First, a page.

About this Site

In July of 2002, we started working on version 4 of our web site. Whereas the previous versions (and especially version 3 published in January 1999) were motivated by an intention to bring about visible changes, this latest update is happening mostly under the hood. Essentially, we wish to accomplish the following:

These changes necessitated a complete rewrite of every page in the site. Initially, the home page, all the index pages (i.e., those that provide a summary of their respective sections), the entire Moving to France section, and the About this Site section were converted and uploaded. The remaining sections were gradually added, and on November 10, 2002, the upload of the rewritten Work section completed the project.

While we were rewriting the pages, we obviously reviewed the contents and made changes as appropriate, but this was mostly limited to modifying data that was no longer current, replacing external links that no longer worked, or fixing typing errors. In this way, quite a few changes were made to all pages.

No changes were made to the site navigation. With a frame-enabled browser, the site is presented in a three-frame layout: there is thin banner frame on top, an index frame on the left, and the bulk of the window is occupied by the content frame. It is in the content frame that the individual pages are presented. At the bottom of each content page there are navigation aids that provide access to the home page and all index pages. It is also possible to move to the previous or next page in the current section. Also at the bottom of the content page is its URL as well as an e-mail link that may be used to provide feedback or otherwise comment on the page.

The index frame allows a more convenient navigation to every page in the section, as well as to the current section's title page or the site's main page. Finally, the top banner will either read "www.kiechle.com" by itself (when the user is on the home page), or followed by a slash and the name of the current section.

For users who cannot, or do not want to, display frames, the entire content of the site is accessible, though navigation is obviously limited to the use of those controls that are located at the bottom of each page. Using the site without a Javascript-enabled browser is also possible because scripting has been kept to a minimum. Javascript is used for two things only: the first is to ensure that this site's pages and frame sets do not appear in another site's frames (as can happen when other sites link to our site); the second is to load the URL of an individual page into the frame set the page belongs to. For example, the URL of this page is "http://www.kiechle.com/site/about/about.htm", and if a user accesses this URL, a snippet of Javascript code ensures that the page will be rendered within its frame set (i.e., with the banner on top and the index to the left). When Javascript is not enabled, the index page of the section the requested page belongs to is displayed instead.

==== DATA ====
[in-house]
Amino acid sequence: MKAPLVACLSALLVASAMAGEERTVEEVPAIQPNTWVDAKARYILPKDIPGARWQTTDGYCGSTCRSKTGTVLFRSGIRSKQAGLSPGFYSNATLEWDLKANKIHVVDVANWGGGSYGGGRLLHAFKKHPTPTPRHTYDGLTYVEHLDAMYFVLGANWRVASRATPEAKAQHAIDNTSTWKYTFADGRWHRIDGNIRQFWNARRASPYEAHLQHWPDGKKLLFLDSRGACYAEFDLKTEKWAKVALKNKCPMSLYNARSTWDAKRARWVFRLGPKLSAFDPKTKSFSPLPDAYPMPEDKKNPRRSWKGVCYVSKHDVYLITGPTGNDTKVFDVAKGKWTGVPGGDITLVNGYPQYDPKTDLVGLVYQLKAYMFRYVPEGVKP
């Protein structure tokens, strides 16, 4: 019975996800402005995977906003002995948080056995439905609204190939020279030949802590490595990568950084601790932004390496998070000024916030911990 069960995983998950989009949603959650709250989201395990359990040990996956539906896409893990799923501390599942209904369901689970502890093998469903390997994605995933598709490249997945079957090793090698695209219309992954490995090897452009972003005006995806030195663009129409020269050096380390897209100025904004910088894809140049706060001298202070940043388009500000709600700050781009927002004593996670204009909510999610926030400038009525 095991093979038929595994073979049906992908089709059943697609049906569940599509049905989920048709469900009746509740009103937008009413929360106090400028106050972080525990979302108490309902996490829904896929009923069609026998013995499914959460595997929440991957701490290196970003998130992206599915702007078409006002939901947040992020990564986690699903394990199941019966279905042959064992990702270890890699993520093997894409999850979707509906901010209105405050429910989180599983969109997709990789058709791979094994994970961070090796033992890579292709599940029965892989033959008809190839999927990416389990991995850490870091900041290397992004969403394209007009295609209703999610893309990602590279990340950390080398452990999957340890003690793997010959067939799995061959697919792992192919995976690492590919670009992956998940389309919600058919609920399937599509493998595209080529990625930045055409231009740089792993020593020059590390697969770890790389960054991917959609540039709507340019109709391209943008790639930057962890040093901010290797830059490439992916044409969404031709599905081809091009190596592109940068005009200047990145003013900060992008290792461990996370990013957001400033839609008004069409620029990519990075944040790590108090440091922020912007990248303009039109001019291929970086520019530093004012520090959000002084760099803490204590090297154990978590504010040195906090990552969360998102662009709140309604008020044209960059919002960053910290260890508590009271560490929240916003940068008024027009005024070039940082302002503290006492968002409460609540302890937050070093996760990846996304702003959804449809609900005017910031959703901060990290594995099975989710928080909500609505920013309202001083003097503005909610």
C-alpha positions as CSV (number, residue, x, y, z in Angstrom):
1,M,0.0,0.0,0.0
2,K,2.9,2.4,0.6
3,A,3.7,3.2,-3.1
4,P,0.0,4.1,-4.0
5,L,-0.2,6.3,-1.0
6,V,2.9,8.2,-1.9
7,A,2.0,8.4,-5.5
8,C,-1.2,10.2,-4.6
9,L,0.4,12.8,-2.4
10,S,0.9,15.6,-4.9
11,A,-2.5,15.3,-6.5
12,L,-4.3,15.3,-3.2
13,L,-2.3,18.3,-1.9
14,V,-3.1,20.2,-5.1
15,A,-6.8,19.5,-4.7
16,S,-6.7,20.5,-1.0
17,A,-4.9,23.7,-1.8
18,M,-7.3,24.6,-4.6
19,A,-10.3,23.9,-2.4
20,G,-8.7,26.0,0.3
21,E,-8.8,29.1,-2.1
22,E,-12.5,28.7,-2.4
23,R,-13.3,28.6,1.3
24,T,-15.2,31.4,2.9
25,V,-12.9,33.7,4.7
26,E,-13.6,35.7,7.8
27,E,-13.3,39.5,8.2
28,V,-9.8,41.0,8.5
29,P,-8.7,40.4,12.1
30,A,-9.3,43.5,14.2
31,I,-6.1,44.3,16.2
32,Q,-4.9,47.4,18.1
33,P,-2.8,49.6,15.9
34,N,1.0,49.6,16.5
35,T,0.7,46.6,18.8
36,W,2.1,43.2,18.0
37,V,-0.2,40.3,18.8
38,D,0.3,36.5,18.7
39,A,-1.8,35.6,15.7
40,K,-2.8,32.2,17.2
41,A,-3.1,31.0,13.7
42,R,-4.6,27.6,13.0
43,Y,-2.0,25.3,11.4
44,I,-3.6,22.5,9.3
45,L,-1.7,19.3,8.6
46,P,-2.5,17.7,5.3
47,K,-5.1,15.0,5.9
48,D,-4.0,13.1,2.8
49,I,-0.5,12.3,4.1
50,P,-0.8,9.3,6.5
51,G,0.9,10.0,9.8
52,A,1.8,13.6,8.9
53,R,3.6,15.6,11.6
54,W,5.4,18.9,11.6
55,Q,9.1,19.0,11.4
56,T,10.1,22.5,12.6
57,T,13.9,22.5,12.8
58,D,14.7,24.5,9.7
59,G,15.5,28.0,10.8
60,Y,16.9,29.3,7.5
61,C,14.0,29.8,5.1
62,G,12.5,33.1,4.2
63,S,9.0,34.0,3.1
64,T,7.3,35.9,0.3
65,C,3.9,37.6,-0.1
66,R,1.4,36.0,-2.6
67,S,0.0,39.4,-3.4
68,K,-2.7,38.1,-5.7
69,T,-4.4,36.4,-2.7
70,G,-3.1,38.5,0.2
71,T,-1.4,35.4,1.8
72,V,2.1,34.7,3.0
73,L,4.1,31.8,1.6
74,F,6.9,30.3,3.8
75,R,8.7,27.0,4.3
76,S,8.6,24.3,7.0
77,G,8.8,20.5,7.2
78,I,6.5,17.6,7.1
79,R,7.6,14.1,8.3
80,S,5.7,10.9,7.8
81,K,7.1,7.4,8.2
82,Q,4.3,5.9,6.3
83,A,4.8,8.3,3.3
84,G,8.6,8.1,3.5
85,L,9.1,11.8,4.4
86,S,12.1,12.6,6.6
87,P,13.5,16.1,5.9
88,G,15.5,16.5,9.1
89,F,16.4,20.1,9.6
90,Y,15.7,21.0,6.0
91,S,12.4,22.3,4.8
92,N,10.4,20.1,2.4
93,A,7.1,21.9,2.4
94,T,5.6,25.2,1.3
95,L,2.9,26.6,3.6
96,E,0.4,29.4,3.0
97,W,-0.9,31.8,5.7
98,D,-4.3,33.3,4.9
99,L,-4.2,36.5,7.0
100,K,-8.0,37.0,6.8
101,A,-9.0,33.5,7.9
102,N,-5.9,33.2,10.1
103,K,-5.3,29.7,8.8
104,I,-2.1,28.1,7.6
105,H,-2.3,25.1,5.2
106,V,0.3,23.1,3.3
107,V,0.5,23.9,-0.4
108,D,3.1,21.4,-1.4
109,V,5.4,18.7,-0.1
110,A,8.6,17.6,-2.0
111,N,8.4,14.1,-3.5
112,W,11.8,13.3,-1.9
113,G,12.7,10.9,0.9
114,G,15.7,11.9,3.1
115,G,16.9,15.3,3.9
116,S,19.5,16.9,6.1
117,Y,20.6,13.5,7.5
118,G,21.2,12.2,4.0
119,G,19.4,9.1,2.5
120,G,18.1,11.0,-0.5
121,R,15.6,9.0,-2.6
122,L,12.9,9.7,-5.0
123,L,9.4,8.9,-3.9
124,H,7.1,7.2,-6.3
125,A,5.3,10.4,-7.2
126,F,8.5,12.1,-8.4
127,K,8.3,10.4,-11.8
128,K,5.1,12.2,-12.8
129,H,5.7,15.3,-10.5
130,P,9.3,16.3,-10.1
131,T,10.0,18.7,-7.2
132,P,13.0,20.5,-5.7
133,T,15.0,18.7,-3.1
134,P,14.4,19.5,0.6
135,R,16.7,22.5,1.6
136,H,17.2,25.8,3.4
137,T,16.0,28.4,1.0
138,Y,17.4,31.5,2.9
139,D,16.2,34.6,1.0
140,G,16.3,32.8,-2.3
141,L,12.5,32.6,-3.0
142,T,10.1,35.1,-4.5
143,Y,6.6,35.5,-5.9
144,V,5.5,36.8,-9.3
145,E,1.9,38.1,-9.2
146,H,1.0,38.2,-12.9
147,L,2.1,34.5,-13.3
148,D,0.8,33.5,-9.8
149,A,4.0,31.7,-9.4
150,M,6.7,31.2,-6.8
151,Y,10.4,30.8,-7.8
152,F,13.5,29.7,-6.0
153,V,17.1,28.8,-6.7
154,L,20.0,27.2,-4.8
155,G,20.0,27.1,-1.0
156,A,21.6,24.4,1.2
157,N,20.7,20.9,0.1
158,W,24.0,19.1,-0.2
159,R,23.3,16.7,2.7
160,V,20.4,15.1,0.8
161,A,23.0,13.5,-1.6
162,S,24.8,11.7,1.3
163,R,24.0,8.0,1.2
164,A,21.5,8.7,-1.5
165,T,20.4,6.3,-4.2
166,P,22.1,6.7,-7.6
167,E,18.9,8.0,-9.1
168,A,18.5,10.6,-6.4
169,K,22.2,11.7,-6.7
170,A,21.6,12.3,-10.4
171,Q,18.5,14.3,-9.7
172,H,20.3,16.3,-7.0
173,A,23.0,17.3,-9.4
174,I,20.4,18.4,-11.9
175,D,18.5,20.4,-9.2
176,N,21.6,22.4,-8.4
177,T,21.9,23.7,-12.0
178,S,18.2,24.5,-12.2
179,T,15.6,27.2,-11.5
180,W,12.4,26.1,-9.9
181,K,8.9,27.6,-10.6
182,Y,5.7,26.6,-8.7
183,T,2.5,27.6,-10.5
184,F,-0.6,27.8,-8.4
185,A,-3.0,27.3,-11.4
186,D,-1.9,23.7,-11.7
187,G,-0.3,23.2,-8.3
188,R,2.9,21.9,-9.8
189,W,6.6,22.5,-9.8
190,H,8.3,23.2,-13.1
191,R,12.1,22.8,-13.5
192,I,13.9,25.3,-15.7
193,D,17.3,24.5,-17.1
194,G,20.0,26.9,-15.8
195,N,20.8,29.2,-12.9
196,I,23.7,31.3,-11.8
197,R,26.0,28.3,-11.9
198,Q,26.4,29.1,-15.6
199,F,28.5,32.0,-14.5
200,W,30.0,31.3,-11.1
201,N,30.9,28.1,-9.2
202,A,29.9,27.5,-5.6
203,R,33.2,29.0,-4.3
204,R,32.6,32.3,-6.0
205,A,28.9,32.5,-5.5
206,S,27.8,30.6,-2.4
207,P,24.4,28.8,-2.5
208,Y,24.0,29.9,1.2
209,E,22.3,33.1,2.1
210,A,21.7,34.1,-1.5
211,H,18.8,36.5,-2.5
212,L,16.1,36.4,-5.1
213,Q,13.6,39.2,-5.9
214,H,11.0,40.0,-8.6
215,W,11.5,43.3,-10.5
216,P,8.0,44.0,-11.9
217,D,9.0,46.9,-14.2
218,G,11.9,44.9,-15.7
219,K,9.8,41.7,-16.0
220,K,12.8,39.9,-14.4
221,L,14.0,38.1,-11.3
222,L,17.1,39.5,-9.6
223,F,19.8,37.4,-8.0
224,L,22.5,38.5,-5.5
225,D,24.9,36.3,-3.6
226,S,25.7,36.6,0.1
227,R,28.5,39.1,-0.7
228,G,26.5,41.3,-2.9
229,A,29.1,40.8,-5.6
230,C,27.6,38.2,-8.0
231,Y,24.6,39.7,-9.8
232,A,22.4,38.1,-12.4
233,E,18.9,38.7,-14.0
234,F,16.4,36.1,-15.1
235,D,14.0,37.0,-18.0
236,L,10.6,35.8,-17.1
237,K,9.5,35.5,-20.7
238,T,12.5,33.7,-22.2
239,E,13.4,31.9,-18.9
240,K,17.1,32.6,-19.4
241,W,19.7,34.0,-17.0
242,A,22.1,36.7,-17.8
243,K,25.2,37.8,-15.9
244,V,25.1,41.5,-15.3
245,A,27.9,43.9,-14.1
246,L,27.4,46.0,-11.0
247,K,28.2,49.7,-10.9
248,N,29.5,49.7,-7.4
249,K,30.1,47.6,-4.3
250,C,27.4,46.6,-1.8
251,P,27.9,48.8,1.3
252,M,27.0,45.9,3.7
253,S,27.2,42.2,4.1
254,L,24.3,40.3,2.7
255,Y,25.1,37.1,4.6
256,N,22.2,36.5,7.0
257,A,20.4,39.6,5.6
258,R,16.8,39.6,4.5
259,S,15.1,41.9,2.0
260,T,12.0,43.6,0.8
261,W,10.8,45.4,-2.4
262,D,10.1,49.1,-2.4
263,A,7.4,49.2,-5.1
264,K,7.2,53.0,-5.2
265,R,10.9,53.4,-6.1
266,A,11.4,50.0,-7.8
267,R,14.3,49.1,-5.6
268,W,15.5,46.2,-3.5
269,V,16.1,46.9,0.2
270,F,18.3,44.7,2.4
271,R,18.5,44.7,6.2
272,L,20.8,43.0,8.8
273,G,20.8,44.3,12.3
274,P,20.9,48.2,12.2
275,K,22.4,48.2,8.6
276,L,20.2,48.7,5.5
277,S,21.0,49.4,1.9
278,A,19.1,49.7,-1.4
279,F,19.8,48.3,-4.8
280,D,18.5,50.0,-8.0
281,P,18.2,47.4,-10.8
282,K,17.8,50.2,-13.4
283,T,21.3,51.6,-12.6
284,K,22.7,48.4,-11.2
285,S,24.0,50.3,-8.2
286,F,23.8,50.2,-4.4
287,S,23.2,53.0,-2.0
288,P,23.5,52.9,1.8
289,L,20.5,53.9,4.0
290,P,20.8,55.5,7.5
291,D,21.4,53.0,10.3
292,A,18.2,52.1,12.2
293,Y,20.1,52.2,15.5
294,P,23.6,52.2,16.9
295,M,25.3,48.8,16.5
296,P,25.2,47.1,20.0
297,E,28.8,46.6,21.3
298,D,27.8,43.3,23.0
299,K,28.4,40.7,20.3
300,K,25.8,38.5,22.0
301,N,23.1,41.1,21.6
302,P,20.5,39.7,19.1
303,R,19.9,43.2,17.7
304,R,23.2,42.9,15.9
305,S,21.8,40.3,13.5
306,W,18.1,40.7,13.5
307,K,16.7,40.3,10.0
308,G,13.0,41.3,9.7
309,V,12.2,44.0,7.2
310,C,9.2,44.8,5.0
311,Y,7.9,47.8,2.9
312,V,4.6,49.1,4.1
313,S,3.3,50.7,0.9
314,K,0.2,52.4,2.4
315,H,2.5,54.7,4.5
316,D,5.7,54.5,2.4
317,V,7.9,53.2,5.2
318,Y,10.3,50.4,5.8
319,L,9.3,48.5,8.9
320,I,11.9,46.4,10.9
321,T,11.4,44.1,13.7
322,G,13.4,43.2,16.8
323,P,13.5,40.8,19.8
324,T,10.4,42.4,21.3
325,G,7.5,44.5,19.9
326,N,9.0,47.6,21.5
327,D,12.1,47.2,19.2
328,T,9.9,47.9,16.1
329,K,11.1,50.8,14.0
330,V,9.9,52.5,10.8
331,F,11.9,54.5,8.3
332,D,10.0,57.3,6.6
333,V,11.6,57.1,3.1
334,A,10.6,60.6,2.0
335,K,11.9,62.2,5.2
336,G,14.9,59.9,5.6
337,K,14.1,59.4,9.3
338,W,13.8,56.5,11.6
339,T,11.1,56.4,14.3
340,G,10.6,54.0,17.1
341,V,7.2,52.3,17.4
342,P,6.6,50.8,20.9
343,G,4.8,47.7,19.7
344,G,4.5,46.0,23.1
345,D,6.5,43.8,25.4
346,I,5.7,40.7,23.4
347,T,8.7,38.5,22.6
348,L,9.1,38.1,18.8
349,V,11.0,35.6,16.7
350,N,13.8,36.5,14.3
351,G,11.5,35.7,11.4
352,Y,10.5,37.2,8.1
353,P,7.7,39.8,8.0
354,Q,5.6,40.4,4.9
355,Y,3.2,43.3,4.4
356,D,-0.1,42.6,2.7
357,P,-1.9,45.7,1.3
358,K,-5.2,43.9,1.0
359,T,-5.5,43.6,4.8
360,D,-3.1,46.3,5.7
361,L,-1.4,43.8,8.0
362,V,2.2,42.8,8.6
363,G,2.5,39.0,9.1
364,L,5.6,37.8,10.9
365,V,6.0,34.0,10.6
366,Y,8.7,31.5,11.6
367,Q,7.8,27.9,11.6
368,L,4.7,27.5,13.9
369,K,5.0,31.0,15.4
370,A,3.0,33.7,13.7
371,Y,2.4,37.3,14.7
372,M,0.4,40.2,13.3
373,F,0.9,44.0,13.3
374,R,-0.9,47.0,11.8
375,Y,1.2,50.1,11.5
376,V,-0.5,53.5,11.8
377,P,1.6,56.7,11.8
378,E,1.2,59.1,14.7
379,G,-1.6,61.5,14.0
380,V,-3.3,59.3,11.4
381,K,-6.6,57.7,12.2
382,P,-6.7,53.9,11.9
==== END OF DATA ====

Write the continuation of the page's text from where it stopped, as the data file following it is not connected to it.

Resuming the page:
While it is possible to live without frames and Javascript enabled, there is one configuration which makes navigating this site completely impossible: if frames are disabled and Javascript enabled, it is no longer possible to move from one page to another. The workaround consists in either enabling frames or disabling Javascript.

A few other things that have not changed: external links open in new windows, internal links to pages in the same section open in the content frame, and internal links to pages in a different section open in the same window. For optimal viewing, we recommend a screen resolution of 1024x768 pixels or higher, though it is (still!) possible to view most of the site on a 640x480 monitor without scrolling horizontally. Starting in January 2007, we will standardize on a page width around 900 pixels. According to Google Analitycs, the smallest screen size still in use by our visitors is 800x600, and that represents fewer than 3 percent of the people viewing this site. While we may redo some of the older pages, most of the pre-2007 content should remain as is.

We do recommend a fairly recent browser for the best possible user experience when visiting any site. Given the price of some of the really popular browsers (free!), we don't understand why so many people still use ancient versions of these applications. Do yourself a favor and upgrade if your browser version is more than two or three years old! You'll be pleasantly surprised at how much better most sites look.

Thanks for taking the time to read this information. If you wish to comment, you can use the e-mail link at the bottom of this page. Enjoy your stay with us!

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This page was last modified on November 6, 2015
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